Monday, May 23, 2016

Late May Update

Well it has been quite a few weeks since my last update post for your the reader. The month of May has been busy to say the least with items such as vacation, work travel, and being the parent of two children. After all it is a hobby, but in the last few weeks there have been a few happenings on the St. Clair Sub so let's take a look.

Trains and Walt Disney World
I have talked about Walt Disney and Walt Disney World numerous times on this blog, but it would be wrong to not show a photo or two from our trip there. There are more items to do with trains than most folks would expect.

Main Street USA station at The Magic Kingdom. 

   Train approaching Main Street station.

Neat artwork recently added to the queue on Big Thunder Mountain Railroad at The Magic Kingdom.

Photos above and below of the large LGB garden railroad at the Germany Pavilion at Epcot. Intersting fact: This layout was originally intended to be temporary, but garnered so much interest that it has become a permanent exhibit.

Sound Decoder Installs
The month of May saw me complete decoder installs into three Intermountain ES44 engines. When it comes to installs the engine can be a hit or miss on the ease to add a sound decoder / speaker, luckily the Intermountain engines are dead on for making a simple, efficient, and effective install. For the ES44s I used the specific Soundtraxx IM-1000 GEVO sound decoder which is a direct designed replacement of the factory board. Two of the engines required lengthening the motor wires since they were produced post Soundtraxx-Intermountain partnership, but that was not a big deal compared to a full hard wire. Speaker wise I used the Railmaster 28mm on two engines and the TCS 28mm speaker for the third. Intermountain hit the mark on these installing a speaker baffle / housing in the radiators which made speaker install go very smooth. Both speakers have great sound and when partnered with the Seven band equalizer on the Tsunami, the results were fantastic. It is a good time to be in the hobby, quality choices available to us modelers are endless. You may be asking... GEVO, but the MCIS is all EMD. You are correct, the motors completed were a BNSF and UP for a good friend and the third was a CN motor which roams the St. Clair Sub on the CN overhead trains. Included are a few photos post install. One day I will get my Youtube channel where it needs to be showcasing the great sound results from the install.

BNSF 5803 leading M-BAPH-18. After work complete at Mac Rail, the motors were tested out and back from Port Huron.

        Heading east out of Bay Yard

  Operating via passing track at Grays siding while a business car train holds down the main with a customers appreciation trip.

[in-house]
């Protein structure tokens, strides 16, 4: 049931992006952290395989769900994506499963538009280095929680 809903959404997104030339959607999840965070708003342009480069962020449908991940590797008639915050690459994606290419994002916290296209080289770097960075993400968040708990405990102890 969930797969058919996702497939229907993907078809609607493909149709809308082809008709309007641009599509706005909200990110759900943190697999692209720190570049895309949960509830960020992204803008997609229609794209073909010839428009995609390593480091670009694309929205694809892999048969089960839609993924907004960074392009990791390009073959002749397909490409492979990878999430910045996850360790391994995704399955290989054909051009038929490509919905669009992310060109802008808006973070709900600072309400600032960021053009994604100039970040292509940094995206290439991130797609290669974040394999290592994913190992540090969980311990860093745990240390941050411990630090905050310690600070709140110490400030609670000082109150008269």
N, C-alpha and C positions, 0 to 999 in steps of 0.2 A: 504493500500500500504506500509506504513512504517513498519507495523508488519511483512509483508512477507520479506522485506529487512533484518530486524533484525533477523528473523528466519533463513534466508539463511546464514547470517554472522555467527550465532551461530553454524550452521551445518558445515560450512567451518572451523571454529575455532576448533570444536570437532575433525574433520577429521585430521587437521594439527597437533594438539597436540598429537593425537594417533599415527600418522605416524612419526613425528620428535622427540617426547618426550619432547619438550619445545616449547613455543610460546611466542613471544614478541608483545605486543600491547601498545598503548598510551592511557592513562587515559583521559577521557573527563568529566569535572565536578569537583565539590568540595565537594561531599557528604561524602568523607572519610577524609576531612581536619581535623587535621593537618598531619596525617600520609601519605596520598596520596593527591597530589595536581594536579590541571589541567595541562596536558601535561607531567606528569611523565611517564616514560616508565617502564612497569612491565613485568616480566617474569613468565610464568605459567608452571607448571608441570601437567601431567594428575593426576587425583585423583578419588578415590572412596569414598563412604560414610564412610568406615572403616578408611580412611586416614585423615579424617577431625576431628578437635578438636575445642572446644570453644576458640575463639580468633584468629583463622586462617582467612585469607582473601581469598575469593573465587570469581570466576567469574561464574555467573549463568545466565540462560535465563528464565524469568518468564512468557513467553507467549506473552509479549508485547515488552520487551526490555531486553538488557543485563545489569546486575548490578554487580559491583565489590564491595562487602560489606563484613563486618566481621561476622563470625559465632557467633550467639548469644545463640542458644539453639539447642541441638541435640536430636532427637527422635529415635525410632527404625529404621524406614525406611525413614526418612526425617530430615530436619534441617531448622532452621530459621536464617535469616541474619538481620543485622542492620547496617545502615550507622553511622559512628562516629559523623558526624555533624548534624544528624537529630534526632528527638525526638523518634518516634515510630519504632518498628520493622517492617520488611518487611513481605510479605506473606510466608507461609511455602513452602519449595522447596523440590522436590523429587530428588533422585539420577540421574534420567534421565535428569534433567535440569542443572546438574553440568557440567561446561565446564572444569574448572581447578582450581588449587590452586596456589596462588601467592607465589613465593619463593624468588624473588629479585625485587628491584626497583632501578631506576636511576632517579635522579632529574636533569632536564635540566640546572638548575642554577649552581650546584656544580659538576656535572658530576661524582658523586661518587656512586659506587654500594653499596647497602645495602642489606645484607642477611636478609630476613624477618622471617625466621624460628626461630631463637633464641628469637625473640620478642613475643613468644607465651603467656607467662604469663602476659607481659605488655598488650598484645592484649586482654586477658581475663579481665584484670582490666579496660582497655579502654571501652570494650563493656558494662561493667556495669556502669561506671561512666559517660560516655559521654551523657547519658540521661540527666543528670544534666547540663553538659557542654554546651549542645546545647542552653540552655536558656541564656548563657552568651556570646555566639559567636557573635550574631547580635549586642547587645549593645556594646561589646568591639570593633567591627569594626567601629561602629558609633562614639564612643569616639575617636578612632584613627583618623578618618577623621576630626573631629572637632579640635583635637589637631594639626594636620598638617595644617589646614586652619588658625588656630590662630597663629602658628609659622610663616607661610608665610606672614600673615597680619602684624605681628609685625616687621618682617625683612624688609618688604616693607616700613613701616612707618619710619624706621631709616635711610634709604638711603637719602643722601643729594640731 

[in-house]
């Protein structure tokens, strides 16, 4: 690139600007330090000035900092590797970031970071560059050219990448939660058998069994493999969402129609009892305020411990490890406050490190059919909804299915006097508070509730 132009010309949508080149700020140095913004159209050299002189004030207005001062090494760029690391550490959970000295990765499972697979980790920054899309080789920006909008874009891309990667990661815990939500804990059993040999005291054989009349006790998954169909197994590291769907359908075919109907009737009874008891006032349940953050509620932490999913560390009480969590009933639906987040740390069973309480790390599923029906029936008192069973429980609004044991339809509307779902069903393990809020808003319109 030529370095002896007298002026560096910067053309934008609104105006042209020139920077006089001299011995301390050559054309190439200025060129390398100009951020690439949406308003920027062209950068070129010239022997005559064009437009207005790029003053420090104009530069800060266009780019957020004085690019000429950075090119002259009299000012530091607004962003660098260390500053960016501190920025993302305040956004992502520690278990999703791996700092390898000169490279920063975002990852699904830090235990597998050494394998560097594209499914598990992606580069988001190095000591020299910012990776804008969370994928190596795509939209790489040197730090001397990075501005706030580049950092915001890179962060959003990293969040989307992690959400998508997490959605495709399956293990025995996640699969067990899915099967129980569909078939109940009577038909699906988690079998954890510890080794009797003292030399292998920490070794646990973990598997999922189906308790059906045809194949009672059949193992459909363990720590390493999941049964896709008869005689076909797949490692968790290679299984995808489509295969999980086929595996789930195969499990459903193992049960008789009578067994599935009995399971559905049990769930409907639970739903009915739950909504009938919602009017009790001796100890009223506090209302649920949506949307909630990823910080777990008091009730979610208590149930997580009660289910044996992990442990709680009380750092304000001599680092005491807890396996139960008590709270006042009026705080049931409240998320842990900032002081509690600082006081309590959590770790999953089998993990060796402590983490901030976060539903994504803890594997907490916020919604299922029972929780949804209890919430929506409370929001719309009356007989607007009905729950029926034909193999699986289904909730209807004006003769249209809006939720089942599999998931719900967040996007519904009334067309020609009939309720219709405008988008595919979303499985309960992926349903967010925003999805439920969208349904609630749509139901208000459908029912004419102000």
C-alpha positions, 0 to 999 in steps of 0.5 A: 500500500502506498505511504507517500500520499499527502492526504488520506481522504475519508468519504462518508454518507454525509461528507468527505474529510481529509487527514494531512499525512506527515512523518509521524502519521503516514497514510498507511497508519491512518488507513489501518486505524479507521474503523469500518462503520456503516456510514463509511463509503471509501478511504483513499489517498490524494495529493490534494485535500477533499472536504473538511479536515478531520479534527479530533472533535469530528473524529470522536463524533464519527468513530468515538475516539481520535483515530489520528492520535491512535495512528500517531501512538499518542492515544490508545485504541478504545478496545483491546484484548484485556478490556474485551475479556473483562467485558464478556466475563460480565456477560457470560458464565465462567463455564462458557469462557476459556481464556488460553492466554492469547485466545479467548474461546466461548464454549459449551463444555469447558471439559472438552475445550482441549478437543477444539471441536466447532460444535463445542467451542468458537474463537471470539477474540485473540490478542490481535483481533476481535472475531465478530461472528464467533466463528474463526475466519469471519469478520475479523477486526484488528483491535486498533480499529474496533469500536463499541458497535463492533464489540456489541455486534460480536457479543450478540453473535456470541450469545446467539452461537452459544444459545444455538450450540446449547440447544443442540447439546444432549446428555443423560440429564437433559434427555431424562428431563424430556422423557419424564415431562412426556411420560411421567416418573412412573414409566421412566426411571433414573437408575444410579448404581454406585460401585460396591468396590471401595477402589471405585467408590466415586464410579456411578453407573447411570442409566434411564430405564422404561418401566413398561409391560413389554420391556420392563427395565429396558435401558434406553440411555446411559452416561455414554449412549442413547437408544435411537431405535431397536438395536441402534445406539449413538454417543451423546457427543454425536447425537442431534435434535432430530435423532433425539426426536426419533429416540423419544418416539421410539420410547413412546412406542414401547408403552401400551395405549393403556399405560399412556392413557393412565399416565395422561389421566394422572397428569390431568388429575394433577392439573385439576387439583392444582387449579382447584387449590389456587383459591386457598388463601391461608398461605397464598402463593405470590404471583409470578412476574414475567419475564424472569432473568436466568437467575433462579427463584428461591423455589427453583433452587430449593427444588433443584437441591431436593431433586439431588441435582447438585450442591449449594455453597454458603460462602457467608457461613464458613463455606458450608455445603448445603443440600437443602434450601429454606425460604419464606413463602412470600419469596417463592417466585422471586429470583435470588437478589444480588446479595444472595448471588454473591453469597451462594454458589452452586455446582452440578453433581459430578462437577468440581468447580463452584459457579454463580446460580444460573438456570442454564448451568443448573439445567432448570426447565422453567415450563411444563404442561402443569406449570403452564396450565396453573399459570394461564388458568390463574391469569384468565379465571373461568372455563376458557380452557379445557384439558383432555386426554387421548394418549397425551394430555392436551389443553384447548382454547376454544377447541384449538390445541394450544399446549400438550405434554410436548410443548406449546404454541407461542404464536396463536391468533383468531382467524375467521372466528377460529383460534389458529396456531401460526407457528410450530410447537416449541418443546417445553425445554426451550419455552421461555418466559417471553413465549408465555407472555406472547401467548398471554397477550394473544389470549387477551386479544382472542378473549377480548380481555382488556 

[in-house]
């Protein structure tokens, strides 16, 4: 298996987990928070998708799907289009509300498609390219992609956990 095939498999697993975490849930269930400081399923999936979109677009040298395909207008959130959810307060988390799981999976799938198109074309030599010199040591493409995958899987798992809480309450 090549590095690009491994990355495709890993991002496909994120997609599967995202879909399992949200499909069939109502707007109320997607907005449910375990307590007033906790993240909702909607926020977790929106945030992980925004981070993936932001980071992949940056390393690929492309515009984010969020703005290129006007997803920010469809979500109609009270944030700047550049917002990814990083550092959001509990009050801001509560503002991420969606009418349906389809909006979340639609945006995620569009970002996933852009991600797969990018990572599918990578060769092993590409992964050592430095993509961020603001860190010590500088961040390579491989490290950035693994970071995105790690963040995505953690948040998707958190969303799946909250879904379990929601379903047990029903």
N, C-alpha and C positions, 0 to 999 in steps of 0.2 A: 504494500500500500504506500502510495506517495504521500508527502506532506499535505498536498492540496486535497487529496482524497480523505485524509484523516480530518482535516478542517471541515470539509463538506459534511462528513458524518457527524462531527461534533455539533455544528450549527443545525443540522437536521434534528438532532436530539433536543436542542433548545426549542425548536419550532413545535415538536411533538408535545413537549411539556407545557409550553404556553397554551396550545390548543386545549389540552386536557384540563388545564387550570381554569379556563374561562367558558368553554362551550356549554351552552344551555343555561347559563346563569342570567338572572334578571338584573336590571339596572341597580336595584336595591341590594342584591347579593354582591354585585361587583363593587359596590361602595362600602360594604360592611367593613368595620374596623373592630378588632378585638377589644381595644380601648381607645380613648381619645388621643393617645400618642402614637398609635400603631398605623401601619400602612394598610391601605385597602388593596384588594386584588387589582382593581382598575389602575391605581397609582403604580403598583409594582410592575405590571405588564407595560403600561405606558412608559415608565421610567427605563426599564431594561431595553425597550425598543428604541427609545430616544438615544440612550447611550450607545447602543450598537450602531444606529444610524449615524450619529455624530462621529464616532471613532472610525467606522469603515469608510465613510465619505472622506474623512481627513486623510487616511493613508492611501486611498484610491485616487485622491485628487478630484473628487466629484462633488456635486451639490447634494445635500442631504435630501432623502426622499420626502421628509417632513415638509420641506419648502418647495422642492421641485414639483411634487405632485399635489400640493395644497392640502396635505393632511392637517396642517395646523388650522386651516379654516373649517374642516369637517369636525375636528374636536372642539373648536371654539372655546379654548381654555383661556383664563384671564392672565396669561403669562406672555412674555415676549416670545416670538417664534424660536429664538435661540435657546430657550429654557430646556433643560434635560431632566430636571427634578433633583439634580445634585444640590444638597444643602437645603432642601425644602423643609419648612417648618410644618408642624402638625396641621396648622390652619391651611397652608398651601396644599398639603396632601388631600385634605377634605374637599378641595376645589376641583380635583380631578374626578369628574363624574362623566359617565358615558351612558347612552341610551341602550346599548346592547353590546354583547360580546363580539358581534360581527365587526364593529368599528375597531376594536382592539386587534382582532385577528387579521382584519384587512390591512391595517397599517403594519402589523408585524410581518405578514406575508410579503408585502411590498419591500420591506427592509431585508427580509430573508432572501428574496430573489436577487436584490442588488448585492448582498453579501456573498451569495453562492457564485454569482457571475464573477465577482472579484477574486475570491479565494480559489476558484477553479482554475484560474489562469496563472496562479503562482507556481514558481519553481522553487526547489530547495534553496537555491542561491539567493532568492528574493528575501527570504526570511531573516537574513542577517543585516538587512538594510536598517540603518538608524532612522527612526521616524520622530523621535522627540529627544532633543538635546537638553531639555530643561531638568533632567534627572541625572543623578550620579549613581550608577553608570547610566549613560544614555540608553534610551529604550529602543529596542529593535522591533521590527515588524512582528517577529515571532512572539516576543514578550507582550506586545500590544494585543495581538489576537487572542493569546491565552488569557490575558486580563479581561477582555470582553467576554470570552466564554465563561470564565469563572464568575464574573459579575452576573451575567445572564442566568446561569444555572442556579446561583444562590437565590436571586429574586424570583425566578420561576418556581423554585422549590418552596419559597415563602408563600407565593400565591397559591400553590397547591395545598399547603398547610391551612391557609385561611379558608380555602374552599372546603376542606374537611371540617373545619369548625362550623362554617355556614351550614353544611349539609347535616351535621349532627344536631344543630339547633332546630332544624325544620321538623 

With the IM-1000 decoder being directly compatible with original board, I was able to program ditch lights to flash with grade crossing logic when the horn is used. The ease of JMRI DecoderPro making all of the programming work graphical on a screen is one of the best enhancements to DCC in my opinion. 

Soundtraxx Announcement
Being a fan of Soundtraxx Tsunami and Econami products, I am very excited about the Tsunami2 announcement coming out in two days. Be sure to checkout Soundtraxxs website and Facebook page on May 25th.

Grays Lake (Grays Siding) Scenery
After beginning the scenery and ballastinf process at Grays Siding we are now really seeing results. With corn field and soybean fields are installed and complete, we could now begin the gluing process for the terrain and track. Over the weekend around five square feet of layout was glued down. This process included the base dirt layer and ballast for the mainline, passing siding, and local siding. While i use white glue and a white glue / water mix on scenery, I prefer Scenic Cement for the ballast due to the consistency and pre-mixed nature. While there is a cost, the time savings is appreciated when working in 45-60 work sessions. 

      Ballast complete from the bridge through curve. Ready to glue.

That's not rain, it's isopropyl alcohol wetting the scene prior to scenic cement.

The gluing begins with pipette from back to front. The home made dirt mixture and real ballast colors come to life when they are wet down.

Tools of the trade - bowls for the alcohol, cement, and water to rinse the pipette.

Moving right along with the work - you can see a good saturation with the scenic cement showing through the granules. Real dirt and ballast are very easy to work with and don't float.

       Complete and not complete

  Overall work scene completed in a 45 minutes session. Figure this week another 1.5-2 hours will be needed to complete the initial scenery securement.

With everything dry, the roadmaster drives along reviewing the work complete. There a few areas that will require ballast touch up but that happens.

With ballast and initial scenic layer installed, we will be moving into the more lush materials next week to bring this area to life tying the railroad, crops, and overall mid-Michigan scenery together.

Thanks for stopping by!


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